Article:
But when I was going through the whole finding the correct dosage it was tough. Once they finally got it right, wow did I feel better. You don't realize how crappy you felt until you start to feel better

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Posted: 11/15/2012 5:49:45 PM
I was dx last August. I was soooo tired and weak. I could barely walk up a flight of stairs. Also had racing pulse, high BP and a goiter that was starting to become visible. They did the radioactive iodine on me less than a month later. One of the deciding factors to go that route was that you can't be on Thyroid medication for Graves and be pregnant and I didn't want to run that risk as there is still a glimmer of hope that I'll have a baby.

The radioactive treatment is pretty simple. You go to the hospital, take one pill and go home. I couldn't be around anyone for 4 days, but other than that no effects.

My levels are still adjusting themselves. I take Synthroid every day and have my levels checked every month by the endo.

All in all...not a biggie. You can't eat or drink anything for an hour after taking the Synthroid which means I have to wait for coffee. That's really my biggest complaint.

Oh, there has been weigh gain. However, I didn't really do anything to help myself in that department. You have to be pretty diligent about eating as your metabolism is going from 100 mph to a dead stop. Unfortunately, your appetite doesn't follow the same rules.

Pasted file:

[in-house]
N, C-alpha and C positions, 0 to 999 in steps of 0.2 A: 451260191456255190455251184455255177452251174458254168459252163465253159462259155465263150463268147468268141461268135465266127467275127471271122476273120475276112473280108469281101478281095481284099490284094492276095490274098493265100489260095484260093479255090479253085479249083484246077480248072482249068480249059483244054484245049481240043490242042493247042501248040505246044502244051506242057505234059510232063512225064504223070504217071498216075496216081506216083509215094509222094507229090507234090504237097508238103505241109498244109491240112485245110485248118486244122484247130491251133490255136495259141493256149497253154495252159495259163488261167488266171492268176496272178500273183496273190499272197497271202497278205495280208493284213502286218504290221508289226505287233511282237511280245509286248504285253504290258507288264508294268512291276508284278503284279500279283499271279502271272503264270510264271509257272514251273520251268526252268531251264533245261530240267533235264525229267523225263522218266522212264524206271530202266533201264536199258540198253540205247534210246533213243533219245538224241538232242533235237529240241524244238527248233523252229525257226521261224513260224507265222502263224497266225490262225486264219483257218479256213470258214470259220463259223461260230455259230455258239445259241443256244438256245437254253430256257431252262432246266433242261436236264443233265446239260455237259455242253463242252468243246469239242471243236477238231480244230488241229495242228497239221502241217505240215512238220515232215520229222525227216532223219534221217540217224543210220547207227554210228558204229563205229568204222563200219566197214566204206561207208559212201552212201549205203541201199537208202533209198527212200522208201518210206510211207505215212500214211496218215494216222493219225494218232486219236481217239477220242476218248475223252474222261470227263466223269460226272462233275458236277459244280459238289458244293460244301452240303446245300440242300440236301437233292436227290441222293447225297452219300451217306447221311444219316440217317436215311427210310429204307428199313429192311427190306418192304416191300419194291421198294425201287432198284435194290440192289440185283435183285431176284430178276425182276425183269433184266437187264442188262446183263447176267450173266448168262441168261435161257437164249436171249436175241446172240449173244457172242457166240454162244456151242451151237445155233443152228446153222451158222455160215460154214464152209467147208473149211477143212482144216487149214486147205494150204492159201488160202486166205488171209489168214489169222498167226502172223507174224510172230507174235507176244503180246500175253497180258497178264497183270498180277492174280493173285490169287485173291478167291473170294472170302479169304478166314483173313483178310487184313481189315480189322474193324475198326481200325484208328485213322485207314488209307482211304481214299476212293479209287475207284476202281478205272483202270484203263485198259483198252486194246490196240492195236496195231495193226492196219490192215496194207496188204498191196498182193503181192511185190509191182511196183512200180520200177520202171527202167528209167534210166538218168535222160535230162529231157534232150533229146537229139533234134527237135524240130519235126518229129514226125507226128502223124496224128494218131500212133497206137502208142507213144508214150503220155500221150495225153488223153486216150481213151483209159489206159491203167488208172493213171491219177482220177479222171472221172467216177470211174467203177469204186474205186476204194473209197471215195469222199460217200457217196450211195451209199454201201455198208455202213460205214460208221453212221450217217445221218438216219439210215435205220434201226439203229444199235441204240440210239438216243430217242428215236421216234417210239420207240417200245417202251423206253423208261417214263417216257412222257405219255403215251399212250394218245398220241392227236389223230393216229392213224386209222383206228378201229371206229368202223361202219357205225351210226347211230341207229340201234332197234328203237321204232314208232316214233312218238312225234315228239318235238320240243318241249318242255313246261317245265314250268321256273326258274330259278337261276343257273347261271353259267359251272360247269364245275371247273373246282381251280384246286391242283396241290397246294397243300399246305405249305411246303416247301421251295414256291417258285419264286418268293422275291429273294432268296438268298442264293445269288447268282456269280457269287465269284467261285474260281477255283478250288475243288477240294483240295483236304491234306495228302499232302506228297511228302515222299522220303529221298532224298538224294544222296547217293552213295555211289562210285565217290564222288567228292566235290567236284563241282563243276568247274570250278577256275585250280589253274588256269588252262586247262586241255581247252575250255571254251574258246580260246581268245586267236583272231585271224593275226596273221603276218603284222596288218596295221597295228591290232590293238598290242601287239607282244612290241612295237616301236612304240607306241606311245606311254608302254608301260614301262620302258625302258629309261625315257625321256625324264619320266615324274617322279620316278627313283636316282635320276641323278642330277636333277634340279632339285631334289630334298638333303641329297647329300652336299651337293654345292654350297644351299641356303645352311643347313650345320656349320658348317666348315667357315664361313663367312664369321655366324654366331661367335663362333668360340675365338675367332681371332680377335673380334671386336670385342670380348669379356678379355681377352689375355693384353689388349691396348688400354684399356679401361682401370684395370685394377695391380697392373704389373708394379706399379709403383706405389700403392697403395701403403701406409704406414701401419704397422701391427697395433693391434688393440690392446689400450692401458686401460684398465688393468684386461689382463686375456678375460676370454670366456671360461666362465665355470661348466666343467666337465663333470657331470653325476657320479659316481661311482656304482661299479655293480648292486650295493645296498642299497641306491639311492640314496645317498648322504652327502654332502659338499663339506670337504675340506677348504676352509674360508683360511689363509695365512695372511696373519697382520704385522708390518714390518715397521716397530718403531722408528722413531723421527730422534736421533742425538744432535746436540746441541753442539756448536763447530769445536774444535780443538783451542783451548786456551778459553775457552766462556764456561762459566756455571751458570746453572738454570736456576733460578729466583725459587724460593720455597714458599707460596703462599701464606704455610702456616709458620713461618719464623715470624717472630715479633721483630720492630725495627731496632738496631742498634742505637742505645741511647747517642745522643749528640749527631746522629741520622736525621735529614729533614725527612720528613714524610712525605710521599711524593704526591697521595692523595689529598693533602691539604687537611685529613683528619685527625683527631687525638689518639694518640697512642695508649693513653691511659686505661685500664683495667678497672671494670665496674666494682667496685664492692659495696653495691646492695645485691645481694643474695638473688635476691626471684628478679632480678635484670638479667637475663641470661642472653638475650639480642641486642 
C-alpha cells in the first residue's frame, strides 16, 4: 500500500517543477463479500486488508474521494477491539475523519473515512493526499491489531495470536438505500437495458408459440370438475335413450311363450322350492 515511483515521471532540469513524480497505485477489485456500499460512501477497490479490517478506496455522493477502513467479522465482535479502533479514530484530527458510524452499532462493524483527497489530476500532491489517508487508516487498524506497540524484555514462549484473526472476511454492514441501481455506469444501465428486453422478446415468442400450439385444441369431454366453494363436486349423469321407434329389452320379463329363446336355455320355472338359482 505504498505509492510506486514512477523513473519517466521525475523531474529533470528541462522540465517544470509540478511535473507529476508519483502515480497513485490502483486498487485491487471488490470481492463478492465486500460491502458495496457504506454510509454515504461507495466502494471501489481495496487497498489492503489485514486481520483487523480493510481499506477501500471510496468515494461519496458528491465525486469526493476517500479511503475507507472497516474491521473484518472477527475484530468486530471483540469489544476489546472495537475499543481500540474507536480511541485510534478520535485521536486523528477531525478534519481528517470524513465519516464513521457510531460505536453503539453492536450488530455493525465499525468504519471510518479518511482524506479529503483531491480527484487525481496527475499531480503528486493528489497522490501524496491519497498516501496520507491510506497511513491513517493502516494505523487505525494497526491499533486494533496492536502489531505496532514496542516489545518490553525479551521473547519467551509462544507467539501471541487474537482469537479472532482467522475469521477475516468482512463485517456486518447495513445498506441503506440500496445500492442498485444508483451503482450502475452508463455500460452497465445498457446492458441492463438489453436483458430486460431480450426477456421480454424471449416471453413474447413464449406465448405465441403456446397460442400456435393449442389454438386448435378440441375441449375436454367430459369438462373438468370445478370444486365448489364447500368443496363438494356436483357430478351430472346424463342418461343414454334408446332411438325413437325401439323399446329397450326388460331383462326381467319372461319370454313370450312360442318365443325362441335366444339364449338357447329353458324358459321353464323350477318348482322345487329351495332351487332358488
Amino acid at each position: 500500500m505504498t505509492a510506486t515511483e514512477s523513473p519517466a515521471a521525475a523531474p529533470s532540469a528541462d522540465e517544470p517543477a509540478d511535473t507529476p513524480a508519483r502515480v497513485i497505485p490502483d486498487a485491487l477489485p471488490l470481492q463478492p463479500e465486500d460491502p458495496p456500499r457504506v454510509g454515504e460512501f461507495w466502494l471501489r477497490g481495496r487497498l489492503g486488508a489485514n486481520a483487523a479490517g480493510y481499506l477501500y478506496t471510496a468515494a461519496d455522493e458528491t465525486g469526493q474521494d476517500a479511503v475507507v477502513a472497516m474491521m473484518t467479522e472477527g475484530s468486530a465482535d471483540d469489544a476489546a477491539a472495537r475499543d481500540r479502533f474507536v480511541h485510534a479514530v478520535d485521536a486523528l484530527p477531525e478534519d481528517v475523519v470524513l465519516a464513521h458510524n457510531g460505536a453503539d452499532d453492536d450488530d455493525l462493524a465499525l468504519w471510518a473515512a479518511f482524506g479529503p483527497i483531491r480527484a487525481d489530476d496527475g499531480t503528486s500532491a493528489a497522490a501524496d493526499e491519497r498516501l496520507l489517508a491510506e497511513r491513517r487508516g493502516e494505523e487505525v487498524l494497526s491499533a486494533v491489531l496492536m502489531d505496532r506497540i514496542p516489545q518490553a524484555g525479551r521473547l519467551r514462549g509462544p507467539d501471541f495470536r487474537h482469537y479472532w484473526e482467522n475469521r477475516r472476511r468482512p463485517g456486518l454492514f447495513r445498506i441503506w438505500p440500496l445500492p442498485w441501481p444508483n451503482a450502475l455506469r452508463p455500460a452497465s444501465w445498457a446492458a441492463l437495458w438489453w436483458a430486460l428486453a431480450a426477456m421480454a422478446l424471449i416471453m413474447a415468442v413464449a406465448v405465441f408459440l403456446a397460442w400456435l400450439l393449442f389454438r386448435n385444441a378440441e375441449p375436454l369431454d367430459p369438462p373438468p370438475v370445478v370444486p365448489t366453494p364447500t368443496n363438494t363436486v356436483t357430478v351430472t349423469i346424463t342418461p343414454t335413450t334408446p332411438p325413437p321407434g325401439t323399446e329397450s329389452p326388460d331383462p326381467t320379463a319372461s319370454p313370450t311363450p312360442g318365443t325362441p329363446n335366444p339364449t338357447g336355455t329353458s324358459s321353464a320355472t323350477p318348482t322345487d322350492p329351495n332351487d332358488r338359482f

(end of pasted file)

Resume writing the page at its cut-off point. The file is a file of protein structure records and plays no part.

The pressure in my eyes is getting better although it does look like I'm stoned a lot. My endo said to just use saline drops, but I've found that Systane works a lot better and was recommended by my eye dr. It's spendy, but OTC.

blue tulip
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Posted: 11/15/2012 6:05:07 PM
my coworker had it about 7 years ago. she had her thyroid "killed off" and takes synthroid every day. her most noticeable symptom was that the pressure in her eyes got so great it caused them to protrude pretty far.. i don't know if she could even fully close her eyelids at the worst of it. they went back in a little, but she recently had surgery to shave down her eyesockets and allow them to be put back to normal. i noticed on her badge ID pic, taken before grave's, that she was kinda big-eyed to begin with.



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Posted: 11/15/2012 6:06:24 PM
I was diagnosed with Graves almost 2 years ago. I went ahead and had them irradiate my thyroid out of existence, as the drug that blocks extra thyroid just made my loopy. I now take synthroid too. And struggle to keep my weight down - treadmill several times per week is a necessity.


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bobbie01
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Posted: 11/15/2012 6:26:05 PM

All in all...not a biggie. You can't eat or drink anything for an hour after taking the Synthroid which means I have to wait for coffee. That's really my biggest complaint.


My endo said that coffee (and any drink) is fine. I can't eat anything and I can't take an antacid for 4 hours after taking my Synthroid but I can drink whatever I want.


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bobbie01